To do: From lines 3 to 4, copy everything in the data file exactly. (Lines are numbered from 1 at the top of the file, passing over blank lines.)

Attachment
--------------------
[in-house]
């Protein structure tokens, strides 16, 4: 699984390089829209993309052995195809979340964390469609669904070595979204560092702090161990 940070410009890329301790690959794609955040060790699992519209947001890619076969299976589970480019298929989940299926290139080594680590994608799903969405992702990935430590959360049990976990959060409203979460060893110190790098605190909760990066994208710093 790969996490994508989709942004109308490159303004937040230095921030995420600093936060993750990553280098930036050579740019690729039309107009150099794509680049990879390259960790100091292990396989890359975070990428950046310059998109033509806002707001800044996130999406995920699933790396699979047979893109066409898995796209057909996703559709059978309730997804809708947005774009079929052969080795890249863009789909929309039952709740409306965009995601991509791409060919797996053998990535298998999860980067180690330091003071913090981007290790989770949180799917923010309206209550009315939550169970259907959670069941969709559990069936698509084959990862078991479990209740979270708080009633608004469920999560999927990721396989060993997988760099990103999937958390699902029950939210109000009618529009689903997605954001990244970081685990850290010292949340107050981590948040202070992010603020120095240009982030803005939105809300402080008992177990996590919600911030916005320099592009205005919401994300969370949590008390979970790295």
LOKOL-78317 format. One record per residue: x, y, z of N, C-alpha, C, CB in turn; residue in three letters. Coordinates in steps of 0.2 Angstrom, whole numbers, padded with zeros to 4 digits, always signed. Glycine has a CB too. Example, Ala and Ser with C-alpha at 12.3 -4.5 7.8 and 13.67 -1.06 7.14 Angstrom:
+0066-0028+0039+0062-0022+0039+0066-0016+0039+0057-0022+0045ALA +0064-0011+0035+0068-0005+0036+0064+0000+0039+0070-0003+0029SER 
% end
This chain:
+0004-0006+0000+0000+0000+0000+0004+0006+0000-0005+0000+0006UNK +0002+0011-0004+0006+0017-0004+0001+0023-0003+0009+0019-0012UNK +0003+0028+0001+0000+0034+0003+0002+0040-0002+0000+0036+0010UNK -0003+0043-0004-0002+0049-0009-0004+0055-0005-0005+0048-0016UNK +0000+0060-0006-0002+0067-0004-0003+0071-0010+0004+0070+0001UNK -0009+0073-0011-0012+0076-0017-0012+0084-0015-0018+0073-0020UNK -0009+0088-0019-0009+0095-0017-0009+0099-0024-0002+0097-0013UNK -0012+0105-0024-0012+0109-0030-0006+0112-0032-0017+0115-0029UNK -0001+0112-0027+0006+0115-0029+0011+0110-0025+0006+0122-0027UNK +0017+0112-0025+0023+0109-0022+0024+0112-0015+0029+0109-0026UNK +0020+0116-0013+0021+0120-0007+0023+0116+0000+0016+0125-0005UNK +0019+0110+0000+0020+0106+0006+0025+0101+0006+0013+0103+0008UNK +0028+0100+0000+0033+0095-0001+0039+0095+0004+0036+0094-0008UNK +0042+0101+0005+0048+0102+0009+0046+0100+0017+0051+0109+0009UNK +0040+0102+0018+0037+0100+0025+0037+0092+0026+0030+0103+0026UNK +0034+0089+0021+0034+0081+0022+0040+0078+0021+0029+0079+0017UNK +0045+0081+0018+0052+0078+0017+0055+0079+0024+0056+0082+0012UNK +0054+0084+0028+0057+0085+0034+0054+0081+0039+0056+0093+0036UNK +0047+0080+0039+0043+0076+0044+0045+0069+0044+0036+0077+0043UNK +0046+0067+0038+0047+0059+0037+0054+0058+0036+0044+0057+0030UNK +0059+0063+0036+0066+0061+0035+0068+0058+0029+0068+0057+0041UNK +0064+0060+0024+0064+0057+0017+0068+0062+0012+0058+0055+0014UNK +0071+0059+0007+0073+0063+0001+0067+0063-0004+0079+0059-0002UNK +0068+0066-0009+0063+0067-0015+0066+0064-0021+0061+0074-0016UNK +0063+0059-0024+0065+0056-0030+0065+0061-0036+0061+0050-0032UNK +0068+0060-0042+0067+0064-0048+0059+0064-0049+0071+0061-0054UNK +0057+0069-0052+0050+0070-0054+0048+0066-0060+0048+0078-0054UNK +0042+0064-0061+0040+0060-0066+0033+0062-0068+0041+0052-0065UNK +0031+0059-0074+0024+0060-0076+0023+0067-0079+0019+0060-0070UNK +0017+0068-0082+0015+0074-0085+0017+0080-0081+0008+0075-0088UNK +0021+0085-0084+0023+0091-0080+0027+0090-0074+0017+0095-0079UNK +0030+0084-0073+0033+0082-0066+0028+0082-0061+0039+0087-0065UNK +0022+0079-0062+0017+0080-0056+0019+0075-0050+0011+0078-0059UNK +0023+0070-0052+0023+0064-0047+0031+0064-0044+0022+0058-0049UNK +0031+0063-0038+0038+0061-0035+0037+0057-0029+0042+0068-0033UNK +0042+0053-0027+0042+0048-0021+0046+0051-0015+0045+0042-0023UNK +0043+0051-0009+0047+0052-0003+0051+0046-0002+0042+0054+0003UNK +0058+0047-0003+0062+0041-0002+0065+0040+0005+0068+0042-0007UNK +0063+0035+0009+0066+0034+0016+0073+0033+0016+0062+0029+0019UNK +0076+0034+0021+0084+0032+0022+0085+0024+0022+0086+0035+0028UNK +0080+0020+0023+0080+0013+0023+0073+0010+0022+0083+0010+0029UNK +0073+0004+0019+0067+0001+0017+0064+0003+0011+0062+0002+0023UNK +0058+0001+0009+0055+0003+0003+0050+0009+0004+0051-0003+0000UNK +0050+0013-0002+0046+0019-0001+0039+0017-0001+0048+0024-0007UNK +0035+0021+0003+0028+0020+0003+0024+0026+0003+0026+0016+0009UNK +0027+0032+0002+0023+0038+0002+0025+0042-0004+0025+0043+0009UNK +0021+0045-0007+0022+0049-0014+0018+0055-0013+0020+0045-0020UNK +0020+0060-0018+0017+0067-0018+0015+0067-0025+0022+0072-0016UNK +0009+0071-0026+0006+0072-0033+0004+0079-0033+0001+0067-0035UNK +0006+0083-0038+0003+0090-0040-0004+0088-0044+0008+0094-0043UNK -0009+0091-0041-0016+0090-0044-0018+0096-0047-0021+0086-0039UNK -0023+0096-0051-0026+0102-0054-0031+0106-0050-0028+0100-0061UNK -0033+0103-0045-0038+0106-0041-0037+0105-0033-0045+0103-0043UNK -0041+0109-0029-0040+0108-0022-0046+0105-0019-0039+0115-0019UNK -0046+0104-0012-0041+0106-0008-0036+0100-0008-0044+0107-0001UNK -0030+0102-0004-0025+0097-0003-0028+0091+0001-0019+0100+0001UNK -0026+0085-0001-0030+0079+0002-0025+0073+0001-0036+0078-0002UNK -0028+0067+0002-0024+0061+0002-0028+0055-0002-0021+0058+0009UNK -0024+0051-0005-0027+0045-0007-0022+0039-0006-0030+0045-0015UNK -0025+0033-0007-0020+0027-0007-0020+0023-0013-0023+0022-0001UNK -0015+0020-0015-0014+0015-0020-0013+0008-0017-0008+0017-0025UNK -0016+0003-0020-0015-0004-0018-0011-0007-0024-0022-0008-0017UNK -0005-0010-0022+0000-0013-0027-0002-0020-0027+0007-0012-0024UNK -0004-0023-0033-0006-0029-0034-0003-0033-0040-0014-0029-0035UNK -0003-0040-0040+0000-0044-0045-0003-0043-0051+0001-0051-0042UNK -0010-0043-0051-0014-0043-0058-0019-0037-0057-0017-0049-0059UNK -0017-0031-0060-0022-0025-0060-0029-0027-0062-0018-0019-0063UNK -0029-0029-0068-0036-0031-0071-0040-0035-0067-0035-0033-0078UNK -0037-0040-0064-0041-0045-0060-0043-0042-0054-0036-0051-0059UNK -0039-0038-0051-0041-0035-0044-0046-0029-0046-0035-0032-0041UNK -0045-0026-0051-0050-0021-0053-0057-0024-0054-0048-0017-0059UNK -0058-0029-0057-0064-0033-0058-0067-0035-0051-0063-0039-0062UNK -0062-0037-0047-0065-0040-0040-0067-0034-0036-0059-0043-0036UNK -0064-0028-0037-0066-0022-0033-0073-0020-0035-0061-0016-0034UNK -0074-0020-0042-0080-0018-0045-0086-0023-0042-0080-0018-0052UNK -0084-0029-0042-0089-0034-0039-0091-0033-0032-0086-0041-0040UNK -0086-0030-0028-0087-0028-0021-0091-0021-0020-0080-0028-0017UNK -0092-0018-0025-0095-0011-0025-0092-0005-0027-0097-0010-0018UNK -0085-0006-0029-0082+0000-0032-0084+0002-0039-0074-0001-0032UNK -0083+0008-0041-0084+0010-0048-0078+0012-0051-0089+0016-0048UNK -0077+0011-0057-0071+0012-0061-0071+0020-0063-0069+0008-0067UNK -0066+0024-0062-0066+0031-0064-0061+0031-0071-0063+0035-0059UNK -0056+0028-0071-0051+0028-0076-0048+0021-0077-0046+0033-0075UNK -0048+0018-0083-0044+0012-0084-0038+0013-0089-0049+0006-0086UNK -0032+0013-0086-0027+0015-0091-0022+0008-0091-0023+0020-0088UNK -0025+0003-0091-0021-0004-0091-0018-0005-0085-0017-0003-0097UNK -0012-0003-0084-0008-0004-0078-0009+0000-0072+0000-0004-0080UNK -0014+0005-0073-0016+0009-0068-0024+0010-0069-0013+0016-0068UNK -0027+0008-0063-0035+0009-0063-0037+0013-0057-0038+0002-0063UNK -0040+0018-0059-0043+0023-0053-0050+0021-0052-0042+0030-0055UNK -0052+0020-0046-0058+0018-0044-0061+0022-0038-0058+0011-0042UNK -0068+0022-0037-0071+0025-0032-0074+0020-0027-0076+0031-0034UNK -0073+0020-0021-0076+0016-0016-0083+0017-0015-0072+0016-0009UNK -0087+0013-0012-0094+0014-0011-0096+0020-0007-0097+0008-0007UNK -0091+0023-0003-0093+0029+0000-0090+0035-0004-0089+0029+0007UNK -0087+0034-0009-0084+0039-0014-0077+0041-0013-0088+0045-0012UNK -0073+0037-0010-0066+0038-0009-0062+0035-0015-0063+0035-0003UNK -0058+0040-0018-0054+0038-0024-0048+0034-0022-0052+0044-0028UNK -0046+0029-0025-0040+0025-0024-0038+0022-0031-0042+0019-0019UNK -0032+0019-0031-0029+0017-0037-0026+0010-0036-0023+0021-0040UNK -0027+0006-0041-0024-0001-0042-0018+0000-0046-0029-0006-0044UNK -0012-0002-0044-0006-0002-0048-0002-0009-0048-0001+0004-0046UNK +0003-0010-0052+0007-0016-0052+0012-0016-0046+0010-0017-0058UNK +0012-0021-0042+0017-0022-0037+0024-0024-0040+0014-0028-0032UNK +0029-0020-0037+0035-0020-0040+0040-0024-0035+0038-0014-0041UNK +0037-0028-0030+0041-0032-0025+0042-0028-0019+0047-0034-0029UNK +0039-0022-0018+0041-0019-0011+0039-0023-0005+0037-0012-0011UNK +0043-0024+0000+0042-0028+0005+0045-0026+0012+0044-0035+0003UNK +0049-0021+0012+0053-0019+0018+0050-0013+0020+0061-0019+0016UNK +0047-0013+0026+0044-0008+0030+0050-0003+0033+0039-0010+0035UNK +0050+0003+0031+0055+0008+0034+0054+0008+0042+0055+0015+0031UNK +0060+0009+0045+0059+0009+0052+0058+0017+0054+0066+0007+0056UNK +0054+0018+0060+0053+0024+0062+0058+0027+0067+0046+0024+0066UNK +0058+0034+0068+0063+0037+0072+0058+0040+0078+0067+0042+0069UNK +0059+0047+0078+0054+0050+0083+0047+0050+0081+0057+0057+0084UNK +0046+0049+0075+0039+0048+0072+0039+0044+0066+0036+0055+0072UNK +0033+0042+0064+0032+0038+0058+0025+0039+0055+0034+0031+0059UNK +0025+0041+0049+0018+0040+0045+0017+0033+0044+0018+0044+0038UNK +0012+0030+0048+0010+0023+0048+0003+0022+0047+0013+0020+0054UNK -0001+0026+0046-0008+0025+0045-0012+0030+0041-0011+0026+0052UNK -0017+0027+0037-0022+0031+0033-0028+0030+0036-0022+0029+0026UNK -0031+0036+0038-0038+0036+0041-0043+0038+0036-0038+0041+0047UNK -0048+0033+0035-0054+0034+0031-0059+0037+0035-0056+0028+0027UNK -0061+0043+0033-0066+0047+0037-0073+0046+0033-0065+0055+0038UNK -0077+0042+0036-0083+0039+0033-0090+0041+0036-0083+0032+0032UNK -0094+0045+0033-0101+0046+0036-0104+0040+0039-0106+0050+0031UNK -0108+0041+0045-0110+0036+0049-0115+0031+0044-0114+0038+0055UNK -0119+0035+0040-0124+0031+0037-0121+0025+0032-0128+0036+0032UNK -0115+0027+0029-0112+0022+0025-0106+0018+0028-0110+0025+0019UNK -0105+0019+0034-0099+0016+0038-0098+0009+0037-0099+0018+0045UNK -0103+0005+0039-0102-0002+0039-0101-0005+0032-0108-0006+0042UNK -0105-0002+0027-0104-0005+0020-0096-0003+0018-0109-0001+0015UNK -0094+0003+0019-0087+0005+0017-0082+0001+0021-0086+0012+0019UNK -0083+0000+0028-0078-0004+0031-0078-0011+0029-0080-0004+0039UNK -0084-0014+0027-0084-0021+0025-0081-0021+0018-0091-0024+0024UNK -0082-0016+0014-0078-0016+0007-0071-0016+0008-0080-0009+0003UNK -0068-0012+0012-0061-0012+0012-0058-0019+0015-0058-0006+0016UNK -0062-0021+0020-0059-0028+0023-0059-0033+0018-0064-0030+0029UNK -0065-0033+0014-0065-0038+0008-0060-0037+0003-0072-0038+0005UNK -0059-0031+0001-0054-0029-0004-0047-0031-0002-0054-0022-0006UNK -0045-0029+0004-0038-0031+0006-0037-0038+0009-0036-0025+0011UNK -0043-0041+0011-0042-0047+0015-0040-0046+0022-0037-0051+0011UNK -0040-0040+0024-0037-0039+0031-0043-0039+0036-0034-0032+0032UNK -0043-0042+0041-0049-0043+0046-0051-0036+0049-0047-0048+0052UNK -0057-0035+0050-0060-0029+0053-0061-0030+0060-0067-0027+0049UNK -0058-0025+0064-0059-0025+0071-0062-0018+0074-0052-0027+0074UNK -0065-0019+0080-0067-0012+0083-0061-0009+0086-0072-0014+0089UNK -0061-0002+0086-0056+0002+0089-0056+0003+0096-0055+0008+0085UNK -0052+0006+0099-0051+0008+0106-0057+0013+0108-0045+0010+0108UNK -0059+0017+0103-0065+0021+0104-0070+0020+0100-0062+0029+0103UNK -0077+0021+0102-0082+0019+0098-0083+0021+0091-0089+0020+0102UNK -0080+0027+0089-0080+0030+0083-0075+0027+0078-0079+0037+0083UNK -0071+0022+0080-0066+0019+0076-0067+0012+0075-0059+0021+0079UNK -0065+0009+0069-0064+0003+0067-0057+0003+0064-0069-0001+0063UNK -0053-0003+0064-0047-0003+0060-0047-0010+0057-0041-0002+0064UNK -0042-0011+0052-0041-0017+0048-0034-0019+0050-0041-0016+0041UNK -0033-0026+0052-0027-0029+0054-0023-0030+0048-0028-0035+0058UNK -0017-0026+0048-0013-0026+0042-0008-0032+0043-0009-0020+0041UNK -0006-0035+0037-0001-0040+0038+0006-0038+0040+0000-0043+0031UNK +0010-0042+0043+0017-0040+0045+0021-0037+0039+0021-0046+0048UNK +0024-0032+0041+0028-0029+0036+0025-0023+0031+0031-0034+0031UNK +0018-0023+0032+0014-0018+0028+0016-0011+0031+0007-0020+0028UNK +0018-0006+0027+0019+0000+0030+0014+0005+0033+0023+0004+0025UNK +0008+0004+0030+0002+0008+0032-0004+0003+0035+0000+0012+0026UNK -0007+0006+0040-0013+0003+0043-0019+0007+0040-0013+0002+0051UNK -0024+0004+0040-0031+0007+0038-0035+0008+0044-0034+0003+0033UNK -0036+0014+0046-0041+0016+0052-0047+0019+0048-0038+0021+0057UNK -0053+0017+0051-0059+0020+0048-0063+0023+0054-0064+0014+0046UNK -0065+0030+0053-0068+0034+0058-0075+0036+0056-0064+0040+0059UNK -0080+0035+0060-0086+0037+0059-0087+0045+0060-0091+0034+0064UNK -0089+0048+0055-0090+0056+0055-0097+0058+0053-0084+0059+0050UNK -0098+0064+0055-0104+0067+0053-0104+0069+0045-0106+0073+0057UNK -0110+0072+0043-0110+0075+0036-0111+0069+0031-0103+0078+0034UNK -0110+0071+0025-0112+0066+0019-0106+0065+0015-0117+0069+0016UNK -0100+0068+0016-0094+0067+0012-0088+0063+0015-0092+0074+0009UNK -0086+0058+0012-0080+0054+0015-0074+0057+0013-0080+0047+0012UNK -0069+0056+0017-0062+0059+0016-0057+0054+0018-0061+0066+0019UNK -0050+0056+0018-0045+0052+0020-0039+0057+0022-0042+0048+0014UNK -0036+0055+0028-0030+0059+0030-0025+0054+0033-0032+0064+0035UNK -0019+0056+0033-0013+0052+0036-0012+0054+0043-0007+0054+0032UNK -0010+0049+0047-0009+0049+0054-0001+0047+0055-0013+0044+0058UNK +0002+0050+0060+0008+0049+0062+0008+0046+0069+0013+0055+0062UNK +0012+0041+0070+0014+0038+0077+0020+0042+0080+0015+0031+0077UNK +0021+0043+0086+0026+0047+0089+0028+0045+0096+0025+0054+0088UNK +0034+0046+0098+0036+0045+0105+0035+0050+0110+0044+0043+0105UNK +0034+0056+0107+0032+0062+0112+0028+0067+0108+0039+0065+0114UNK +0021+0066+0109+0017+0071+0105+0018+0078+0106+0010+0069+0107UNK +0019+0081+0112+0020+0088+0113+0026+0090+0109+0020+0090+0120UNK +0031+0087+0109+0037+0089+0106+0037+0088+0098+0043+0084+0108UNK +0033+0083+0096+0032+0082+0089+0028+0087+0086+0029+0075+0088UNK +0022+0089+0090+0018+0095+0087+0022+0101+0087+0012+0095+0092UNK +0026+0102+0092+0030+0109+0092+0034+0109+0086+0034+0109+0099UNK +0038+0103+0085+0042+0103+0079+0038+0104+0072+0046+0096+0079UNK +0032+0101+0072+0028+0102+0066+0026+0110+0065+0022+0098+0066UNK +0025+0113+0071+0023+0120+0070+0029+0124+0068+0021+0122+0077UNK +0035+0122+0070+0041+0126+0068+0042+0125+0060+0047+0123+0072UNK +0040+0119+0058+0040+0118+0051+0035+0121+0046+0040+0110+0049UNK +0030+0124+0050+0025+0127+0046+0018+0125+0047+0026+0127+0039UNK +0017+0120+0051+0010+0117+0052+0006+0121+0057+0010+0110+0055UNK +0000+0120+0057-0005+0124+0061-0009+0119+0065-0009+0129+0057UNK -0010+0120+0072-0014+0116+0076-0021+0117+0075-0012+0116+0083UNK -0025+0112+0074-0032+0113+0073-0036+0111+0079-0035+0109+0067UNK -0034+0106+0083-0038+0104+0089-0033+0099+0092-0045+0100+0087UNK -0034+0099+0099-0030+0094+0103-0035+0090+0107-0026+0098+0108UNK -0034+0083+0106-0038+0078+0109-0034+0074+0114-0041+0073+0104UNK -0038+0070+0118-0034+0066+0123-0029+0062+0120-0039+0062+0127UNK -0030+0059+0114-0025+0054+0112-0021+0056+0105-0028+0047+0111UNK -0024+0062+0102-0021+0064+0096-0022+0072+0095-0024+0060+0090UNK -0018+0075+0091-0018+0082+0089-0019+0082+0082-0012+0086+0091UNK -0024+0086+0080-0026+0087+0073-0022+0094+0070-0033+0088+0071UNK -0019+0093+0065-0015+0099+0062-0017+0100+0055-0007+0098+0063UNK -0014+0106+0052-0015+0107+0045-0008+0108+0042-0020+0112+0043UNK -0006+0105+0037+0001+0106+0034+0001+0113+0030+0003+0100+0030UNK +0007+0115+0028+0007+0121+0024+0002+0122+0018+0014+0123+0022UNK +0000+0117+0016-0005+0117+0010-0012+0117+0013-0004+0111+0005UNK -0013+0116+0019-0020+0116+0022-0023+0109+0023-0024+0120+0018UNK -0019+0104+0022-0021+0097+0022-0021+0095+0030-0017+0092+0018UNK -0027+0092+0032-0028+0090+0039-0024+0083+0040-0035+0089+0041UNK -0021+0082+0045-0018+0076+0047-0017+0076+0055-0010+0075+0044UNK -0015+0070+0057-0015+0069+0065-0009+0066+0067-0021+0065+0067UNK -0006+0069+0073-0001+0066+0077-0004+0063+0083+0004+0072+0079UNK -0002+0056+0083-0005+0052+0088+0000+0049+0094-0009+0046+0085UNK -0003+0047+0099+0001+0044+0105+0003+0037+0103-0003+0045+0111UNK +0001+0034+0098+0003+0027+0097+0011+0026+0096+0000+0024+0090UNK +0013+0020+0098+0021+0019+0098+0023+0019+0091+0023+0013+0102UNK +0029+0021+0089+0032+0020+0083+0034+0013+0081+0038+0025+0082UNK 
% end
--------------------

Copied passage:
LOKOL-78317 format. One record per residue: x, y, z of N, C-alpha, C, CB in turn; residue in three letters. Coordinates in steps of 0.2 Angstrom, whole numbers, padded with zeros to 4 digits, always signed. Glycine has a CB too. Example, Ala and Ser with C-alpha at 12.3 -4.5 7.8 and 13.67 -1.06 7.14 Angstrom:
+0066-0028+0039+0062-0022+0039+0066-0016+0039+0057-0022+0045ALA +0064-0011+0035+0068-0005+0036+0064+0000+0039+0070-0003+0029SER 